I recently resigned from my position as an HR Advisor and decided to take some brief time out to concentrate on other areas in my life, while keeping the job hunt ticking over in the background. During my search for my next role, a few things about the process have really made me stop and think.

What’s in a name?
I consider myself to be an HR Advisor, and have been searching for another HR Advisor position, seems simple enough, right? Well, maybe not; I’ve been surprised by the variety of names for similar roles; HR Consultant (although advertised by another agency as an HR Advisor), HR Associate, Senior HR Associate, HR Business Partner (Generalist), ER Advisor, Personnel Manager and ER/HR Specialist. One agency suggested I go for a HR Business Partner role because "it’s not really a HRBP role; it’s really an Advisor but they just call it an HRBP". All of these roles are paying similar salaries and have broadly similar responsibilities and it leads me to question what our job titles really mean and whether companies really know what they mean when they give a role a title. Personally I have found it difficult to know what roles to apply for and also have found myself questioning my professional identity; in this world of apparently synonymous job titles what actually is an HR Advisor?
What’s HR all about, anyway?
As if it’s not confusing enough for a candidate to have to determine what job title to search and apply for, I have found such a broad range of job descriptions, responsibilities and person specifications I’m often left wondering whether I am really looking at the same types of roles. On the one hand, I find it reassuring that the roles differ so much; surely this must mean that HR is aligned to the particular needs of the business and is structured with a tailored approach unique to that business. On the other hand though, I question whether companies really know what they are looking for and want from their HR team and whether there is clarity about what the different HR roles are there to provide.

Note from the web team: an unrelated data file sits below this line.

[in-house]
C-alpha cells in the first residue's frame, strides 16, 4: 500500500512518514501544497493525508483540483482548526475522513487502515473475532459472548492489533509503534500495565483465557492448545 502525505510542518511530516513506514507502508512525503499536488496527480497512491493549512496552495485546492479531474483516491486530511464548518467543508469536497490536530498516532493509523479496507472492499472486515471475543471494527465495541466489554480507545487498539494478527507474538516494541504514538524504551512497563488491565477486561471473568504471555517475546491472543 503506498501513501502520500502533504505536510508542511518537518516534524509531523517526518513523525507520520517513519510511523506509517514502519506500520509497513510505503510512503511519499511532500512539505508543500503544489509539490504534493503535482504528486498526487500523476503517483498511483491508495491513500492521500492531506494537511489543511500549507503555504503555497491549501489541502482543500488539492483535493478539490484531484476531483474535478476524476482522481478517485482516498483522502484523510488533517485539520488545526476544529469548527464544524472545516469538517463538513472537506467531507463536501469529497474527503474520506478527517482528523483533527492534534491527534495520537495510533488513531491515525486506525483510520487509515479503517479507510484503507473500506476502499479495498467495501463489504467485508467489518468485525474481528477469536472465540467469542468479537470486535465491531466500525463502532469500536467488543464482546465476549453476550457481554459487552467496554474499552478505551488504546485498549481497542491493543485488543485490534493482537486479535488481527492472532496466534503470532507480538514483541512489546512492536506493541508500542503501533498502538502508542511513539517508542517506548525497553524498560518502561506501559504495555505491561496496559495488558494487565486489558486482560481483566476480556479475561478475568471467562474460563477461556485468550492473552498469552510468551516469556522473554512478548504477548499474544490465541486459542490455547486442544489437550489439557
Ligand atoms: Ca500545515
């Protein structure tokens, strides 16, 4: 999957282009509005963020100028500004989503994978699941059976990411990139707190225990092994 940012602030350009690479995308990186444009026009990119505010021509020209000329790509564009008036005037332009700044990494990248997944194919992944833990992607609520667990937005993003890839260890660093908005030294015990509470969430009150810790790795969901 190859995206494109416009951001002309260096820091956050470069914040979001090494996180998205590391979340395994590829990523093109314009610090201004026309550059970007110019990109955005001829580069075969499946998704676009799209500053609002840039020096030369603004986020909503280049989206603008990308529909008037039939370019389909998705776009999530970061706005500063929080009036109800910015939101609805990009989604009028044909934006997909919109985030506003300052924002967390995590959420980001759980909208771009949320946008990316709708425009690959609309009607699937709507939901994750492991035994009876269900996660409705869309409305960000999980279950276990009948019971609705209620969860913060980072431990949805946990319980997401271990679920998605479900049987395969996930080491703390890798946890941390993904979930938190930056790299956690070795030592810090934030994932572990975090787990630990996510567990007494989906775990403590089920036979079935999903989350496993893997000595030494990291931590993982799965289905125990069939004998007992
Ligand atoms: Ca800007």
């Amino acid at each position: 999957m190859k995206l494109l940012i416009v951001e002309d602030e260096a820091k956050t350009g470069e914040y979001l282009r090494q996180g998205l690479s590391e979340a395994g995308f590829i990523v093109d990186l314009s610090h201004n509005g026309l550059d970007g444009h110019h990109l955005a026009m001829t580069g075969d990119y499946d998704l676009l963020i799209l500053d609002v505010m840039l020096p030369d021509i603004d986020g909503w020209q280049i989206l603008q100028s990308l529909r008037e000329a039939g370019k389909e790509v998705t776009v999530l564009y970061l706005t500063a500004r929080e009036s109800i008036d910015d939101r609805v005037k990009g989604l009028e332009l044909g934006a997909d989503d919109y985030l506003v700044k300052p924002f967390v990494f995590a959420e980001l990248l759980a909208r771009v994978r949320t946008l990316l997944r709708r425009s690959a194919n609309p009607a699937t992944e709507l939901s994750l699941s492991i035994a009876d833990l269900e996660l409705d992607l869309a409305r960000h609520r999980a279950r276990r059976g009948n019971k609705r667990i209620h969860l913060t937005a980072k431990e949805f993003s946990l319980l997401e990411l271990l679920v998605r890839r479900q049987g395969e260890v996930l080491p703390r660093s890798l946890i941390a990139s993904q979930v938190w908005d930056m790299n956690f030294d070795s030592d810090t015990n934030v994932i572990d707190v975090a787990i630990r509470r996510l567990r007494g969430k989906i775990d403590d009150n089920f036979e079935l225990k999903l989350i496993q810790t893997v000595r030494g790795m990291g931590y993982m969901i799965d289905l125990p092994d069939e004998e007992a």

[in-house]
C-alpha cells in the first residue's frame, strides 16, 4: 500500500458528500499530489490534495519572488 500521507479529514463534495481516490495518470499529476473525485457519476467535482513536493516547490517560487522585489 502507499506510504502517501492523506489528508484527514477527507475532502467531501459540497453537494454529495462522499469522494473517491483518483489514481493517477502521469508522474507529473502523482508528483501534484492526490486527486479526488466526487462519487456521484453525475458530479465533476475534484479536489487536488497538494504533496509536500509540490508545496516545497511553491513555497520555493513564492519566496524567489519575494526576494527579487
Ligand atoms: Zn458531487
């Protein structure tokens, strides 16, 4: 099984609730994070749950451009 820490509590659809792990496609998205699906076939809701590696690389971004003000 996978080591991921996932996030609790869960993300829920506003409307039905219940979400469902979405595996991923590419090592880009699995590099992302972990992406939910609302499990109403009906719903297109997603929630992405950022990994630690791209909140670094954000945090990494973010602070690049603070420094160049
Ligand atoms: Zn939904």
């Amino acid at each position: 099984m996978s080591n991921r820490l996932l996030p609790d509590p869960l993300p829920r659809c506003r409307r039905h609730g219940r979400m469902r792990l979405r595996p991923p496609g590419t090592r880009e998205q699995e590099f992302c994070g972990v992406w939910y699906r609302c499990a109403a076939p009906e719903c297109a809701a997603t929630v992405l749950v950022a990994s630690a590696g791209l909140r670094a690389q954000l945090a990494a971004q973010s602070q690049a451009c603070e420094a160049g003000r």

To CIPD or not CIPD…?
This is true also for CIPD qualifications required. For example I came across a Senior HR Associate position which stated the ideal person will be "part or fully CIPD qualified or willing to study". Having just spent nearly three years working to achieve my Masters in HRM with graduate CIPD, I find it concerning that companies do not appear to know whether they want CIPD status or not. In this example, surely they might as well just have said current CIPD status not relevant.
Unexpected loyalty
Just like the differences in job titles, job descriptions and CIPD status, two recruitment agencies and their consultants are never the same. I have been surprised about how much the personality and approach of the consultant has influenced my job search; pushy-salesmen-suggest-any-role-regardless-of-salary-or- location-types rarely get much of my time or consideration and I have even gone out of my way to find another agency who is recruiting for the same role just so that I can apply with someone whom I consider to be more professional. I have also experienced feelings of loyalty towards those who have really taken the time to find out about my background, what’s important to me, what type of culture I will suit best and so on. These are the people I want to give my business to; I just wish I could be successful in lots of jobs and give my custom to all the good consultants I have worked with.
How do you know when you’ve found The One?
So many job titles, so many job descriptions, different locations, different salaries, different cultures and sizes of organisations. If I go for job A what about job B that I liked the sound of but isn’t at interview stage yet? Will they wait for me until I finish a three month FTC at job C? Job hunting, I have found is a little like dating…but more about that in my next blog.
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